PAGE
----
Messianism and the Consummation of Culture by Arthur A. Cohen

Messianism and the Consummation of Culture


Arthur A. Cohen


The Natural and the Supernatural Jew
An Historical and Theological Introduction

Behrman House, New York
Second, Revised Edition
ISBN 0-87441-291-9
First edition, 1962, this edition 1979
pages 306-310

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Actually there can be no constructive thinking respecting history apart from culture. Since history is always the history of a people, it is reasonable that the historical event—a political movement, a style of art, a technological innovation, a scientific discovery—should be prepared by the ambience of culture. It is only possible to speak, therefore, with generality of the contours of culture, but not to fix them with finality, for culture is the latency of history, the actuality given and the possibilities implicit but unrealized.

The relation of Judaism and the Jewish people to the realities of culture has always been intimate and intense. Judaism was not matured independently of the formative and tributary cultures of the West. Judaism lived in profound and unbroken connection with the world that surrounded it, whether Near Eastern paganism, Hellenistic syncretism, Roman internationalism, pan-Islamism, or European Christianity. The Jewish people could not be sufficient to itself; its natural life was founded upon reaction and intermingling with the nations of the world. Were this condition fact alone it would only enable us to develop an argument based upon the historical involvement of Judaism with the West, and to define natural imperatives for the renewal of Jewish participation in the culture of the West. However, it is possible—as we have done throughout this study—to do more than adduce the compulsions of history as justification. It is not simply that Judaism can do no other than relate itself—for reasons of historical necessity, the urgencies of survival, or the requirements of ethnic pride—to the cultural life of the nations; it is rather that Judaism, theologically understood, cannot properly stand aloof from the world.

The vitality of Jewish culture is to be measured by the intensity with which it undertakes galut (Exile) as a cultural demand; indeed, as the living of its messianic vocation.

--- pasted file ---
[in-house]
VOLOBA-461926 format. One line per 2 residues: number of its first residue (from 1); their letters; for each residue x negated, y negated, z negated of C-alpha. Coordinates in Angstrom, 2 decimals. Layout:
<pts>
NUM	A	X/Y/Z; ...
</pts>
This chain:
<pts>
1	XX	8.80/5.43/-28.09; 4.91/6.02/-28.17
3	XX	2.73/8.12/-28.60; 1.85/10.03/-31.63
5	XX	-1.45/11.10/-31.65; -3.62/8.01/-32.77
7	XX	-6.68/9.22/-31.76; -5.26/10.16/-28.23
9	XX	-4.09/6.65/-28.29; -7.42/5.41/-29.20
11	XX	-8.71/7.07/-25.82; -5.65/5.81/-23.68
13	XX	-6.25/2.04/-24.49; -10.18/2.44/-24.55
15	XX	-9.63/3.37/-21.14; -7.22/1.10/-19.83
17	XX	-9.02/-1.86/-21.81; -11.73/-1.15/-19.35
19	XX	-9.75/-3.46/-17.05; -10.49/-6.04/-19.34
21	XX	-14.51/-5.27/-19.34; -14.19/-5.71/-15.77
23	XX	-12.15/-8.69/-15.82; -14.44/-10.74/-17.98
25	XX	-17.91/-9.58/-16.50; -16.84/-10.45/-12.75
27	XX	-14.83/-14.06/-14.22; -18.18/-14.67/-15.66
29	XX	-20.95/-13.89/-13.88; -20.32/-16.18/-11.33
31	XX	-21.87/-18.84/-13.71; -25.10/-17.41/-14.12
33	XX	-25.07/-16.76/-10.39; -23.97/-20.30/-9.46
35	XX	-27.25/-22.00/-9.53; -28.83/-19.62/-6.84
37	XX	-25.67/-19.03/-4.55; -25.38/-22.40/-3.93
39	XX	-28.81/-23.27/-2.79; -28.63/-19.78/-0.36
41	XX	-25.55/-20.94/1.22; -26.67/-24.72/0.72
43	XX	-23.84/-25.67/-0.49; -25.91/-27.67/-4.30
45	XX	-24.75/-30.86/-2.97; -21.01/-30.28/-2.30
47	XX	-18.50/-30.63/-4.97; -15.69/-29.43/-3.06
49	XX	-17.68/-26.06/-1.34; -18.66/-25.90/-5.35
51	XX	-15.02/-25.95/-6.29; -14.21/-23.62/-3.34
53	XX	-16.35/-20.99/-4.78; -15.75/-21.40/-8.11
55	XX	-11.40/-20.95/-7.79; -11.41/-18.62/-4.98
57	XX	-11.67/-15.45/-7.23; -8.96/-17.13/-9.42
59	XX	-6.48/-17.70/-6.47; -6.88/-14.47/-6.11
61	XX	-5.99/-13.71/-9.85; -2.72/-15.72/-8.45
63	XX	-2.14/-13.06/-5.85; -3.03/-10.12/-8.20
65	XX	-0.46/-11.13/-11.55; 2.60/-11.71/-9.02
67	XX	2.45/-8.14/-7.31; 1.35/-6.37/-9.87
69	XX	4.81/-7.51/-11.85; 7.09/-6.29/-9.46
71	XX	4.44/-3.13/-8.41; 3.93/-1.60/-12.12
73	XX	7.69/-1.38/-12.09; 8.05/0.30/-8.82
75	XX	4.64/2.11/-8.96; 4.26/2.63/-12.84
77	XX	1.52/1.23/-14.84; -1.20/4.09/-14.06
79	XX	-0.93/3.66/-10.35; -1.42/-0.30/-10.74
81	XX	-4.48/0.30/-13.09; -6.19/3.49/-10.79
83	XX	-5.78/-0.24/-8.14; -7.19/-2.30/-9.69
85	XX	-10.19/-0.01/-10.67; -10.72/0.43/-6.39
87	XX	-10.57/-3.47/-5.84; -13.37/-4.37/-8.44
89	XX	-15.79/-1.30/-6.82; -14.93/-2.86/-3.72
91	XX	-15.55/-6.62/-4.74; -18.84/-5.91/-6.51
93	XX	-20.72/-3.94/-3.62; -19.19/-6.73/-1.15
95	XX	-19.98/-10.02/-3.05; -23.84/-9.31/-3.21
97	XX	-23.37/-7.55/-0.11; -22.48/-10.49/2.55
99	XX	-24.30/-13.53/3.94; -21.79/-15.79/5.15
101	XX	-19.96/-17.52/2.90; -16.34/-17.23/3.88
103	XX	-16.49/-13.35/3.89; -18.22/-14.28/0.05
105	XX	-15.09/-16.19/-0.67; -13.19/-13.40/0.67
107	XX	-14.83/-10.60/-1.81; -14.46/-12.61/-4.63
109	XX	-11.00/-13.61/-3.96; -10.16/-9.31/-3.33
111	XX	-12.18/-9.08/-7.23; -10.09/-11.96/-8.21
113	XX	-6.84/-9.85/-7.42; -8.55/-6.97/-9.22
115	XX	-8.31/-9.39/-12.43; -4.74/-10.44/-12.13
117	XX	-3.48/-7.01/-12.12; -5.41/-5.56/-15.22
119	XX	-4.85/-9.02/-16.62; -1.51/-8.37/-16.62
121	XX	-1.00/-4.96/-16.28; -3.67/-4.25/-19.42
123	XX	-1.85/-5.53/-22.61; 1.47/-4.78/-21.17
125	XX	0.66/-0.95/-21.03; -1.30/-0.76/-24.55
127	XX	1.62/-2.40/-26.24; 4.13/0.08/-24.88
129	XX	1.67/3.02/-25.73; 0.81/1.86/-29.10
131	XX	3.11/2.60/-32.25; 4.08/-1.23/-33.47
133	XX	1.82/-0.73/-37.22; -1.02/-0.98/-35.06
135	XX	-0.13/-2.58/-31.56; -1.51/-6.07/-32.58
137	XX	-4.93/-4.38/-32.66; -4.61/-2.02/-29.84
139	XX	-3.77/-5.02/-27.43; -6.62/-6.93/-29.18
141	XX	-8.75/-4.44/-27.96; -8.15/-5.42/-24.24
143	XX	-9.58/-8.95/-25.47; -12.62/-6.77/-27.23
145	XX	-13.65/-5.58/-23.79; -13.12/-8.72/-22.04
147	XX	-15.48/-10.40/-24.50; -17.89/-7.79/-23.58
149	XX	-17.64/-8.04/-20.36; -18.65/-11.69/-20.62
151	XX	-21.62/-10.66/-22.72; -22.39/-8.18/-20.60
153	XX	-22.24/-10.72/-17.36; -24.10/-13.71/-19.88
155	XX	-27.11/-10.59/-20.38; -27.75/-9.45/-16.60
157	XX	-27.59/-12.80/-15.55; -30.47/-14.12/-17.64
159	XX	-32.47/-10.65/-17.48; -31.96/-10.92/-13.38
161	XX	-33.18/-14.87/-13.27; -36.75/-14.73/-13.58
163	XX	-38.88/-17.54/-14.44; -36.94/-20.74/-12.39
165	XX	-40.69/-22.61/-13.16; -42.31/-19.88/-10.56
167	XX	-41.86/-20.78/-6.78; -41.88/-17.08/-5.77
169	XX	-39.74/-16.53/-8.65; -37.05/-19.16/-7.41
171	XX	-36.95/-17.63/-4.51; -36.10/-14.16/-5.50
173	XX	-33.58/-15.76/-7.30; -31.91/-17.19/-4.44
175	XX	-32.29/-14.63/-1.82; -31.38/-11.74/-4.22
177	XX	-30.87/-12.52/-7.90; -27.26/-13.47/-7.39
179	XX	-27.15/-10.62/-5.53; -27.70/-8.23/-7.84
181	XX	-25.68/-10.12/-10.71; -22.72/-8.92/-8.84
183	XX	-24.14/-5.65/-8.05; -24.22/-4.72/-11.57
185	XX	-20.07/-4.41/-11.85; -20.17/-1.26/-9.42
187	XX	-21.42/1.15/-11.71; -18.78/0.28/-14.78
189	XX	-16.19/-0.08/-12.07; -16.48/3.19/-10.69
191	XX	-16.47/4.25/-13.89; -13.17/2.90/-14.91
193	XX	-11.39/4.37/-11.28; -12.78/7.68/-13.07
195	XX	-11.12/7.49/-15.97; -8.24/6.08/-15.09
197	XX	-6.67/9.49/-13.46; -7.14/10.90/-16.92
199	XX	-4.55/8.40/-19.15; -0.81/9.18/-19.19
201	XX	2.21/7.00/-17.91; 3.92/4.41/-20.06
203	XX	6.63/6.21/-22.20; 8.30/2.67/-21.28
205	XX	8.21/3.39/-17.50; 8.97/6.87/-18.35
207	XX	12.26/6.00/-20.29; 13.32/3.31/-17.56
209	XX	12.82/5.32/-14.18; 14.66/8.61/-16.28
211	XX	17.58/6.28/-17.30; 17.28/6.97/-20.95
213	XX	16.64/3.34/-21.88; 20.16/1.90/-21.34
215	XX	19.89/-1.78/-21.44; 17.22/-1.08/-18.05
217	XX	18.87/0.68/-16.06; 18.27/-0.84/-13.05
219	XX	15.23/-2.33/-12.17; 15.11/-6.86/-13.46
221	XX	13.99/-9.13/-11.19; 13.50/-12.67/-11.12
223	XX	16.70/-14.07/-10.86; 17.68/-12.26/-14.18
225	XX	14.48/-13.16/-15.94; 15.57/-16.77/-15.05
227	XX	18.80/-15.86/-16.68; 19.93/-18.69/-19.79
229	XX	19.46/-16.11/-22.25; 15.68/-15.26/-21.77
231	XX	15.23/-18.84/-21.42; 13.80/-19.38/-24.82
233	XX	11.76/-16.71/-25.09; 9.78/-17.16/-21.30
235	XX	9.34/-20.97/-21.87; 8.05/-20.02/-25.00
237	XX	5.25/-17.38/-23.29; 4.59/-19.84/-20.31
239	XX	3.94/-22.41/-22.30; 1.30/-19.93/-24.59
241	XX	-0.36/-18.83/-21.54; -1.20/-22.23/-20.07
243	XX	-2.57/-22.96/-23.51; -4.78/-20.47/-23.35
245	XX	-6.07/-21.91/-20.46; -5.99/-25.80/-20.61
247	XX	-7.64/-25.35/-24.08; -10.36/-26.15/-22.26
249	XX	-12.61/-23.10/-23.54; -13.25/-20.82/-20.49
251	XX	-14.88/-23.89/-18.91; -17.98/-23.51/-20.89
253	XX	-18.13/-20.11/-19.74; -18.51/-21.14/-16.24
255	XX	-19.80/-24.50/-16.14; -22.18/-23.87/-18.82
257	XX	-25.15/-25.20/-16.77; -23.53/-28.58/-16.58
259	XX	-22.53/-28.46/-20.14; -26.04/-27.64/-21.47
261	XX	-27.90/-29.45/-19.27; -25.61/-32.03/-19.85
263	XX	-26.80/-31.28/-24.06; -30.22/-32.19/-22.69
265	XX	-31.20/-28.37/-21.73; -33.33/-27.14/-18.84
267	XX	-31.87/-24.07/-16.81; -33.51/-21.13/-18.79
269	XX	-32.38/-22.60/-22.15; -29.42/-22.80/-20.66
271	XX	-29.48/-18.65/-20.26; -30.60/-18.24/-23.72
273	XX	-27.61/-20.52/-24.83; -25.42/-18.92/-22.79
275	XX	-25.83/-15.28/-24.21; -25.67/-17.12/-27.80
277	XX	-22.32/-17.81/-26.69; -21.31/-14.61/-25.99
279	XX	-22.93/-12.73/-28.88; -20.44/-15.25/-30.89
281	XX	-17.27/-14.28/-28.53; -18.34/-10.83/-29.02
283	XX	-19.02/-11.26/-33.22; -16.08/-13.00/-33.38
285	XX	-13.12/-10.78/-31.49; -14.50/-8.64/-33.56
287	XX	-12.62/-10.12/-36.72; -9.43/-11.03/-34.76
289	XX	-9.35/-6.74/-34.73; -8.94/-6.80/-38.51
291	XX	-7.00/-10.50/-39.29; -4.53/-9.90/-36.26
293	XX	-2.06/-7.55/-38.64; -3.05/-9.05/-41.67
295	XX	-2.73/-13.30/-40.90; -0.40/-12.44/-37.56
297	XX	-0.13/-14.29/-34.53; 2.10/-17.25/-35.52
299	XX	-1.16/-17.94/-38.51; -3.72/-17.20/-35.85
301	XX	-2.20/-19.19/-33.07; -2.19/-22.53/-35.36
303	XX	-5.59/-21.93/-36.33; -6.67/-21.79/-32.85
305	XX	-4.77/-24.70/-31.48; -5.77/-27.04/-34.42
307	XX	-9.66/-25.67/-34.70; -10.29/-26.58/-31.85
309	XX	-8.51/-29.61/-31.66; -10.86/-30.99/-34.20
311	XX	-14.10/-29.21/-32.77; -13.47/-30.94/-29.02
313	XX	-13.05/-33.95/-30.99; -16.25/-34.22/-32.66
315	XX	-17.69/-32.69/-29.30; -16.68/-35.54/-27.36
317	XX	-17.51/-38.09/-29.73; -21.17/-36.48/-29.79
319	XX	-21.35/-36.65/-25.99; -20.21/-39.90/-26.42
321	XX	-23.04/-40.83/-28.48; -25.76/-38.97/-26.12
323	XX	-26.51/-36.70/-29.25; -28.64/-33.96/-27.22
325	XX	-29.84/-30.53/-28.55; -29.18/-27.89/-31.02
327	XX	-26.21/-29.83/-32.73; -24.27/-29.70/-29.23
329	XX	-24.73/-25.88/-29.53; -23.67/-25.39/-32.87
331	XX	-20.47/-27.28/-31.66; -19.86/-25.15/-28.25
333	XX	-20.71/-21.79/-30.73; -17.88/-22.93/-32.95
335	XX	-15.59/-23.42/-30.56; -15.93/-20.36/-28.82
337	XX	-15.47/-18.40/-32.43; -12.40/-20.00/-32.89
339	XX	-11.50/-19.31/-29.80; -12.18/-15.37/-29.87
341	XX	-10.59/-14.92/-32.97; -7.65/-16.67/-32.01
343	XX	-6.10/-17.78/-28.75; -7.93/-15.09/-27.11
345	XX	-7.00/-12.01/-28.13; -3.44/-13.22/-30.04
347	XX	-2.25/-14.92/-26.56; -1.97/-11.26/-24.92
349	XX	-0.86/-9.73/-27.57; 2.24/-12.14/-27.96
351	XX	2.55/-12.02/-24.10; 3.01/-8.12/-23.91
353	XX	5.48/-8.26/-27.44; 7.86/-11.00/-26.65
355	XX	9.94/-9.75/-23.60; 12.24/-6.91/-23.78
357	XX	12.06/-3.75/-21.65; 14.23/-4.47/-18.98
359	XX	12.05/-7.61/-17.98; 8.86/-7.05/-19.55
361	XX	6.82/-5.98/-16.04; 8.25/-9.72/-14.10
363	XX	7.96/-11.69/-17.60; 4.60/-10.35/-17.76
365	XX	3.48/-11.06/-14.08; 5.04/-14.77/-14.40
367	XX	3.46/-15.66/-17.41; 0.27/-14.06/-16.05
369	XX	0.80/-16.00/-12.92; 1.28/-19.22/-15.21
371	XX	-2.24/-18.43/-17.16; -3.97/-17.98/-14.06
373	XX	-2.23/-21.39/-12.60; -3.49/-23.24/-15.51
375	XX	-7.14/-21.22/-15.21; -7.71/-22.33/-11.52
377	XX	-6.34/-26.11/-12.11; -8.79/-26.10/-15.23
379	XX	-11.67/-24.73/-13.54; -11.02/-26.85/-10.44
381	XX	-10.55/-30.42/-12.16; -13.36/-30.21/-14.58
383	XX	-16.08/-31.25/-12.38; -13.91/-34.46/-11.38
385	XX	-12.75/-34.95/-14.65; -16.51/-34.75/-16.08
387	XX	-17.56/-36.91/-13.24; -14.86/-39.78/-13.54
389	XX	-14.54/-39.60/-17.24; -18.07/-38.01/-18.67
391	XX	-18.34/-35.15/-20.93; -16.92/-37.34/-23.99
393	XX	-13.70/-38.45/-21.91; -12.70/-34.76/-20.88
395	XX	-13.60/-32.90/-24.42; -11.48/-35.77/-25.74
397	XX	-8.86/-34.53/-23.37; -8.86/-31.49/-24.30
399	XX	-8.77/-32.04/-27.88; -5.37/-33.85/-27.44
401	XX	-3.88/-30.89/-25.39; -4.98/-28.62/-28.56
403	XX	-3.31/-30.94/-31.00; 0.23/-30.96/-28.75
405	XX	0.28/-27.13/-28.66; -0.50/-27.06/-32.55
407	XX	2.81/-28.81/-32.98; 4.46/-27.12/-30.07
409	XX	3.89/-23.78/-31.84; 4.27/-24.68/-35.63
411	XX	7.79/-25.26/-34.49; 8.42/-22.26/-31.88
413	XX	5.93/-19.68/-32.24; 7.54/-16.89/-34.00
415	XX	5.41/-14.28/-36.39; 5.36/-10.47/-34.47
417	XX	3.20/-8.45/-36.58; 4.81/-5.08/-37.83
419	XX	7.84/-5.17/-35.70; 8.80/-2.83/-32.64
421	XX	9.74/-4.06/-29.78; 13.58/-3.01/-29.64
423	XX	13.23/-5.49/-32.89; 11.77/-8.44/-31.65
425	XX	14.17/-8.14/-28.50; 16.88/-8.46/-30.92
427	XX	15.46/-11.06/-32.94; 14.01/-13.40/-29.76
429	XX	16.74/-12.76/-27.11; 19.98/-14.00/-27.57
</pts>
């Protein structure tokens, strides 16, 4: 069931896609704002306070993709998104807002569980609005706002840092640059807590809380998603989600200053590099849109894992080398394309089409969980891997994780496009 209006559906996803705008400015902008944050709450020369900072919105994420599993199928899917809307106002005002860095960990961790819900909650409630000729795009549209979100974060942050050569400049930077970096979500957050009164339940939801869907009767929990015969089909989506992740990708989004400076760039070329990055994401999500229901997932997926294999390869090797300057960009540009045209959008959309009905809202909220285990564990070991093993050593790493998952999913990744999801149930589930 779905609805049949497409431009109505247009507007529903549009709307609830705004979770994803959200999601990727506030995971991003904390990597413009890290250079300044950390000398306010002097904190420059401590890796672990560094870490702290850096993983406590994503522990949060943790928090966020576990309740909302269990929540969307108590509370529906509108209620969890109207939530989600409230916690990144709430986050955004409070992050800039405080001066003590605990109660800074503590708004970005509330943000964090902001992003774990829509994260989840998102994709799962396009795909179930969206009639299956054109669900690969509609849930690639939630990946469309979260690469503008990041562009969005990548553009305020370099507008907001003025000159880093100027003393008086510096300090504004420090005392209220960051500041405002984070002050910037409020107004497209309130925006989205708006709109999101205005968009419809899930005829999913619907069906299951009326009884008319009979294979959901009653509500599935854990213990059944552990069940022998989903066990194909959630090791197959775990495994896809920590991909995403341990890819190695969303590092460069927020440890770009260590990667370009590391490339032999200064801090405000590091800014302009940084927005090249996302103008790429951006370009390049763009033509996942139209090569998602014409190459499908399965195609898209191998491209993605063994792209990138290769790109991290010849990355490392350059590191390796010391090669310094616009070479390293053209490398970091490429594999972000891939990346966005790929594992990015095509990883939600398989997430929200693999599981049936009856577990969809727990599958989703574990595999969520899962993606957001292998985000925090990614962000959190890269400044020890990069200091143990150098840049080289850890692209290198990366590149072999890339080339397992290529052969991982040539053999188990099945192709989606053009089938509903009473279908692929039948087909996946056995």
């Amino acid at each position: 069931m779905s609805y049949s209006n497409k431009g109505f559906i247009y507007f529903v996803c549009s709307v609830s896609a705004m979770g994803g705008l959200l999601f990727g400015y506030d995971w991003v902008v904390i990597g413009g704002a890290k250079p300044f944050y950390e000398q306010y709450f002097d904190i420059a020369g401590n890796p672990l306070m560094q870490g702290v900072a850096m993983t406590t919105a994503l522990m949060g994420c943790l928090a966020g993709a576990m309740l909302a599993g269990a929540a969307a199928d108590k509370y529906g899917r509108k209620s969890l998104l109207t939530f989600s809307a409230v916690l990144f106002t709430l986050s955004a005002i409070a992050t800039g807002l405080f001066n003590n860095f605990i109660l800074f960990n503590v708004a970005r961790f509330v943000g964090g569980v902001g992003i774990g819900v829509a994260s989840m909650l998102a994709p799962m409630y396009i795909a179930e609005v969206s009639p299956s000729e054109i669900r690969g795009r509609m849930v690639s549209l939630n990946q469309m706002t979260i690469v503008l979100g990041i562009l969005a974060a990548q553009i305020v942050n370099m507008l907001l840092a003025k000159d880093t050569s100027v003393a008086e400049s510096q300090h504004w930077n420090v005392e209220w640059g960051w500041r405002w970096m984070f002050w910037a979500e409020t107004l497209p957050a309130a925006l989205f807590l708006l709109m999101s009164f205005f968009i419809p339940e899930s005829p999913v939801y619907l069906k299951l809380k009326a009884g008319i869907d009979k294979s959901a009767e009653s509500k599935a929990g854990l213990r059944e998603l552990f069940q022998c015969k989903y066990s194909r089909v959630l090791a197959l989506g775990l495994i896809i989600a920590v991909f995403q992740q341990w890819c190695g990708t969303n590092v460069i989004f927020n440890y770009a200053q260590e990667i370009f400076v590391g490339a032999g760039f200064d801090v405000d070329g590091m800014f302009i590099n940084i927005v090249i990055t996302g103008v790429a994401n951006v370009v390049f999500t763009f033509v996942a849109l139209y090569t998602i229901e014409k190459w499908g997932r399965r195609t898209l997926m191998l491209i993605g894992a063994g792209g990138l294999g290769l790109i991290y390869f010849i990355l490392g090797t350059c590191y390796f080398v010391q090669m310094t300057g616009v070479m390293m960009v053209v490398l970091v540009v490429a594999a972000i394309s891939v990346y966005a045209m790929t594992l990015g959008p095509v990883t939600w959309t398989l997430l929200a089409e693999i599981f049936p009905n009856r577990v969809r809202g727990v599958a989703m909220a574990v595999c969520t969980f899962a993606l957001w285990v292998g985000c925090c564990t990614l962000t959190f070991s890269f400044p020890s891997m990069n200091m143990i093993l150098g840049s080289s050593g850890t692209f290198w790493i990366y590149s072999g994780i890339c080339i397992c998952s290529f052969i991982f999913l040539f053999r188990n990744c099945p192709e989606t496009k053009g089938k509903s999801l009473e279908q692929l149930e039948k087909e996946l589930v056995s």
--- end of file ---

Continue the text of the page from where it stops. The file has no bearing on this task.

God witnesses the suffering of Israel, yet it is only to the natural eye of man that this suffering is suffering without purpose. The suffering is not ordained, nor, we believe, does God will our destruction. But if we are set among the nations who see themselves redeemed—whether through a God-Man or, as in the East, from the shambles of time—we are to them a mystery and a reproof. The role of Judaism, therefore, is not to create culture as such, but to be the critic of culture—to make culture the partial consummation of history and the anticipation of the Kingdom of God.

Culture is, we are increasingly aware, a precarious and indefinable phenomenon. As often as not culture is not discerned until it is past, until the new culture is born and the past may be accounted good or evil, productive or wasteful. The intellectual may call the culture of the moment popular and vulgar (and therefore inauthentic) and the historian who succeeds him in time may call it authentic (however popular and vulgar). The popular culture of Florence in the days of the Medicis was possibly no more exalted than the popular culture of contemporary America or England, but it is rather hard at this moment to set the prodigies and achievements of contemporary culture side by side with the culture of fifteenth-century Italy. It is our impatience to historicize that makes so many of our ventures into cultural appraisal risky; and yet such impatience is justified by the fact that our time and our history are not leisurely, that our age is covered with the veil of apocalypse and finality, and that many people—the best people of the West—are trying to locate the source of conservation and endurance.